Last Updated on February 28, 2022 by Allison Price
You can confidently buy your next pair of chaps using the guidance from four experts and get tips from a chapsmaker.
Chaps are an essential part of any rider’s attire. Chaps are a professional accessory that gives a rider a clean, professional appearance and provides extra grip in the saddle. Chaps are useful for protecting riders from the brush and branches. They also protect them from the horns of cattle on the ranch. Chaps and chinks are worn by ranch riding competitors for the same reasons. However, these riders strive to maintain a Western appearance that is reminiscent of working ranches.
Chaps and chinks make up nearly half of your body. This means that they can be a significant part of your turnout. It’s important to choose wisely, consider long-term investments, and think about the possibility of losing your money. The price of high-quality chaps starts at a few hundred dollars. Custom-made chaps start from $500. The price will vary depending on the material and level of customization. While a pair of chaps can be expensive, they can last a lifetime.
Four experts from different fields shared their buying advice with us to help you choose your next pair of chaps and chinks.
Purpose Goodnight says that chaps are used for trail riding. They protect your legs and help you to’stick’ to the saddle. Your knees, thighs and lower legs are susceptible to being poked and scraped by branches, brush and ropes. The tougher leather will protect your legs from any impact and can withstand a wide range of weather conditions.
Choose Premium leather with outstanding craftsmanship. I prefer a smooth outer surface that has plenty of friction. Choose a pair that is easy to put on and take off, as well as allowing for adjustment as your needs change.
Avoid: The doctor advises against baggy legs and bulky bulk below the knees; chaps you need to be a contortionist in order to buckle, snap or zip; and chaps too long.
Material: Working cowboys, who often drag calves to the campfire or bushwhack down the trails, need thicker, more durable leather that can withstand a lifetime of abuse. Goodnight warns. I don’t do much hardcore work in my chaps so I prefer soft, high-quality split leather. It’s flexible and can be tailored to my leg. If you plan to use your chaps for everyday riding or rough use, avoid synthetics and ultrasuede.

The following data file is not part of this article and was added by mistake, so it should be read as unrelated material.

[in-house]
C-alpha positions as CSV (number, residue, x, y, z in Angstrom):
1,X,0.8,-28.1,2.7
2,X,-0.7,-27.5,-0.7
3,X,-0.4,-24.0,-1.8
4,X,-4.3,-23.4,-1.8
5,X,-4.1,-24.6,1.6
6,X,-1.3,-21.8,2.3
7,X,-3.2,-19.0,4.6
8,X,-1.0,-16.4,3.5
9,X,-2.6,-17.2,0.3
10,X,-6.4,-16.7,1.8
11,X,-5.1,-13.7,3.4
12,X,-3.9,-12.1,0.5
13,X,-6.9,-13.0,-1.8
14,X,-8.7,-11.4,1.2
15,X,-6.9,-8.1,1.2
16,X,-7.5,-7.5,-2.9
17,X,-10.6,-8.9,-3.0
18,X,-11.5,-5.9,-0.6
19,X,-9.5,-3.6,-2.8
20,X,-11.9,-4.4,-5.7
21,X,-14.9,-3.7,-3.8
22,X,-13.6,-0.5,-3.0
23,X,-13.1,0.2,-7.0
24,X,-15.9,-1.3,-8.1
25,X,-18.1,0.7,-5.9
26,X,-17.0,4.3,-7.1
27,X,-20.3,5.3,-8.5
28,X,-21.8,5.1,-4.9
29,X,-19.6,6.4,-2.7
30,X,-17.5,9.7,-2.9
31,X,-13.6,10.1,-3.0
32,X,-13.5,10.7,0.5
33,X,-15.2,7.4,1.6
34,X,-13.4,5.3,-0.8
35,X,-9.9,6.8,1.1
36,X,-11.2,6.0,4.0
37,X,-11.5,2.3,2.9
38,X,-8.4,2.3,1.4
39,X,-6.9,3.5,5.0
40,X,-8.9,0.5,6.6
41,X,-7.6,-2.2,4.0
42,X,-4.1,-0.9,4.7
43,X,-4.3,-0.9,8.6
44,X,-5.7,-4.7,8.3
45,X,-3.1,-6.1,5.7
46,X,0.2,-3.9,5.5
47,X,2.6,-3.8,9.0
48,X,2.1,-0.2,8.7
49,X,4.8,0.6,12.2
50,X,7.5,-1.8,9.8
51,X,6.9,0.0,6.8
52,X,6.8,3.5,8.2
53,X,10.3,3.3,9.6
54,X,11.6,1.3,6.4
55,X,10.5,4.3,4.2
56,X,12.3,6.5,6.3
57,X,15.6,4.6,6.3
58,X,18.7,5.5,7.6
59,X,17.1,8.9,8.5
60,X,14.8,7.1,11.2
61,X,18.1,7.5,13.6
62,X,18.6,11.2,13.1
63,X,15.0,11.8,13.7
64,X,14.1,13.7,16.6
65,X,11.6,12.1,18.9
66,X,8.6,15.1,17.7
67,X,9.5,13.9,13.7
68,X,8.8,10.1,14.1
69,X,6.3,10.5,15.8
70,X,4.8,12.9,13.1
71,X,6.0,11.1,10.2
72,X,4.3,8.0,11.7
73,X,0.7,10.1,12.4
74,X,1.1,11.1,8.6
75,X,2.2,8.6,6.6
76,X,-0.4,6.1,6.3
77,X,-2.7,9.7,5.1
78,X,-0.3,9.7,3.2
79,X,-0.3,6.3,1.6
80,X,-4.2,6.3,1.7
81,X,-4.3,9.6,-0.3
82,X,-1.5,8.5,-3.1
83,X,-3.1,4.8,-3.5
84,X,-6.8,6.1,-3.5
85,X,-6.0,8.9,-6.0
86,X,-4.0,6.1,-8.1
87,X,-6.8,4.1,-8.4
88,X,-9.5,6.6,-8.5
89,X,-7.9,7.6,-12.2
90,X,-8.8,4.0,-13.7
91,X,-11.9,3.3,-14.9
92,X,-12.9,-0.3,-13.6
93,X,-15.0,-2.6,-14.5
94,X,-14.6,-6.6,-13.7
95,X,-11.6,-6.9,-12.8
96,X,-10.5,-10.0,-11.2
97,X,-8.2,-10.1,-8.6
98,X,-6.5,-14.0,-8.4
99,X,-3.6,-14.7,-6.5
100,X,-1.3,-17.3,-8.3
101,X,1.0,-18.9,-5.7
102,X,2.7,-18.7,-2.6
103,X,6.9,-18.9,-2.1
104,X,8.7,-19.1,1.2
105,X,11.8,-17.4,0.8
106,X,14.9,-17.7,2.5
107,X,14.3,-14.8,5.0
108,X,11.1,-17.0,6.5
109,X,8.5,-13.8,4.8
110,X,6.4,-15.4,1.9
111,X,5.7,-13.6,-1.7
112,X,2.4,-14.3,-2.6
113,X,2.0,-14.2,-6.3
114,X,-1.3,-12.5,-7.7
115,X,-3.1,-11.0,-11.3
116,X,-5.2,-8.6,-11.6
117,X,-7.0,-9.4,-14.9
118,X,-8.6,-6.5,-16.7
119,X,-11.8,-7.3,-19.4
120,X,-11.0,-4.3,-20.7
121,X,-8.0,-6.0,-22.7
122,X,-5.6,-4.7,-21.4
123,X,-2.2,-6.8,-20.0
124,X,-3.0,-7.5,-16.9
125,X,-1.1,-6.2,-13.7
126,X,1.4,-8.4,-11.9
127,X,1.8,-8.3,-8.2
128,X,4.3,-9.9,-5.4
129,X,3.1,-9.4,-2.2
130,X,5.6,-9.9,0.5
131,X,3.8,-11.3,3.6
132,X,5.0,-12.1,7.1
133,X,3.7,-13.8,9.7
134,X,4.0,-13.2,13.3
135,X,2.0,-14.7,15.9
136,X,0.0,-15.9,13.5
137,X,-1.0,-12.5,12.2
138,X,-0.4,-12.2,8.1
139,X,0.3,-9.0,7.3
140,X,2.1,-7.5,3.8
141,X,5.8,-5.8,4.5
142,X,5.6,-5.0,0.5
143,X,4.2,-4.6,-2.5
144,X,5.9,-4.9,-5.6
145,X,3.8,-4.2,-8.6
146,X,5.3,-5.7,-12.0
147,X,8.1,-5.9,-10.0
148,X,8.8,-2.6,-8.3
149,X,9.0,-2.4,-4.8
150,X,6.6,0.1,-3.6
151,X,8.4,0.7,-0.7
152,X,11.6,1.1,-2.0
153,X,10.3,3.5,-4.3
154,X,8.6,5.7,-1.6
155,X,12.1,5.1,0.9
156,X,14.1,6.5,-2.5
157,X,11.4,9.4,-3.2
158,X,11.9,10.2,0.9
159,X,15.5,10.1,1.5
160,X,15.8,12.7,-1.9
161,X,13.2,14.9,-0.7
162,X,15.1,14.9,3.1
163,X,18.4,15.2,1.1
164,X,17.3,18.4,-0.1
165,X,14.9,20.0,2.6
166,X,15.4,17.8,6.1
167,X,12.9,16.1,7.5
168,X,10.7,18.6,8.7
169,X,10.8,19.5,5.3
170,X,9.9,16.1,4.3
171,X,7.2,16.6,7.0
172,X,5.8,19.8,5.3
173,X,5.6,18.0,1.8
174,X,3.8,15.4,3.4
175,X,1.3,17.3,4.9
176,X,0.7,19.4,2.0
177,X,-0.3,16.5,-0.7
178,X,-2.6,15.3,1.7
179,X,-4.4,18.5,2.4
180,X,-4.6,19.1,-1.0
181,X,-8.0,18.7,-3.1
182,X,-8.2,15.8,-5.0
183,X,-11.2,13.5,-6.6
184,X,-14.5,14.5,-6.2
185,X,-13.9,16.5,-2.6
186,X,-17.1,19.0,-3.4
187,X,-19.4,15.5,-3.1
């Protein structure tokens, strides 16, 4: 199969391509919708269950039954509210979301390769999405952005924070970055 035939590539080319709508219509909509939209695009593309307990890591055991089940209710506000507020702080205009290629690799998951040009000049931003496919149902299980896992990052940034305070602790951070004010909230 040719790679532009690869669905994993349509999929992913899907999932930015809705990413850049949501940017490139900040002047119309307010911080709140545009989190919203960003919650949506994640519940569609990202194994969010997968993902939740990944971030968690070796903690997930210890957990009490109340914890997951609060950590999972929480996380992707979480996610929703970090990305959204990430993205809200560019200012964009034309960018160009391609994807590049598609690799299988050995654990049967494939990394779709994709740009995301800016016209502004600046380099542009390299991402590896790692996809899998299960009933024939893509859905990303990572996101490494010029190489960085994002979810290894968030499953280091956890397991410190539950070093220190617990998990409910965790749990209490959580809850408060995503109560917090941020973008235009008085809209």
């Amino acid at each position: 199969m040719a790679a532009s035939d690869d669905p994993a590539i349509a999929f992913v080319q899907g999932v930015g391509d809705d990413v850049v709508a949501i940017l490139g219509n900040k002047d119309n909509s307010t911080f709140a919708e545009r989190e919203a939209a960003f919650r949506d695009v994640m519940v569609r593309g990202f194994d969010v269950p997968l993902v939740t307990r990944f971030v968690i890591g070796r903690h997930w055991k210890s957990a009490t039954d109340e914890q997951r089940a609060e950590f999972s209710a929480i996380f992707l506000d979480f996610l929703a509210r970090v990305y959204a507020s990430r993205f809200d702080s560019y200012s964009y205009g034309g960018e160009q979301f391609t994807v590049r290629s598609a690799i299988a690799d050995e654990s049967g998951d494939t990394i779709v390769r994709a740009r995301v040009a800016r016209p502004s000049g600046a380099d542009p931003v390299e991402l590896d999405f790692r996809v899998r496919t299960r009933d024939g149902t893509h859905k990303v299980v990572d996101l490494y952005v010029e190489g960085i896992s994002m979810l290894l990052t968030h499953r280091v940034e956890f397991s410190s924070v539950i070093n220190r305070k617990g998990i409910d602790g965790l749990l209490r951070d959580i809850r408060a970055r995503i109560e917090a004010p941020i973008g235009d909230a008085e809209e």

Fringe Goodnight states that working men should not use fringe if they are looking for a functional look. It is more difficult to zip the fringes because of its decorative accent.
Color: She says that working chaps can get stained and scratched. Natural colors are more effective at hiding wear marks than any other colors. Consider the climate in which you live when choosing a color. Dark colors can be used to provide warmth in colder seasons or climates. Overheating can occur in hotter areas where darker colors may be harmful.
The Biggest Faux Pas: Goodnight recommends avoiding chaps who are too glitzy/blingy. They will distract from the functional equipment and leather that is so thick and poorly tanned it looks like cardboard.
Shopping advice: A pair of good chaps will last you a lifetime so don’t go cheap. Goodnight, shares: “Even though they have three pairs of zippers inside them, I still have the very first pair I wore when I was fourteen.” It is important to fit properly. Avoid baggy chaps. They can be uncomfortable below the knee and restrict your ability to move on your horse.
The purpose: The all-around trainer shares that chaps are required to create a smooth and sleek silhouette for all-around events. Judges want the rider to have a straight, clean body line with no excess around the waist. The rider’s ear is connected to her heel by the help of her chaps.
Choose Henry says that chaps are similar to a good hat. Both can be expensive. Choose a style you love and feel confident in. Confidence is not something you can fake. When you feel confident about how you look, you will be proud to show it off in the arena.
Avoid flashy silver in the front and back buckle areas. This is especially important for horsemanship. Henry shares that Henry encourages clients to use the smallest buckle for the front and the most concho in the rear.
Material : He claims that it is split leather. It lasts longer, has more stretch, and looks better overall. It is easy to see the differences between ultrasuede and split leather chaps in a glance.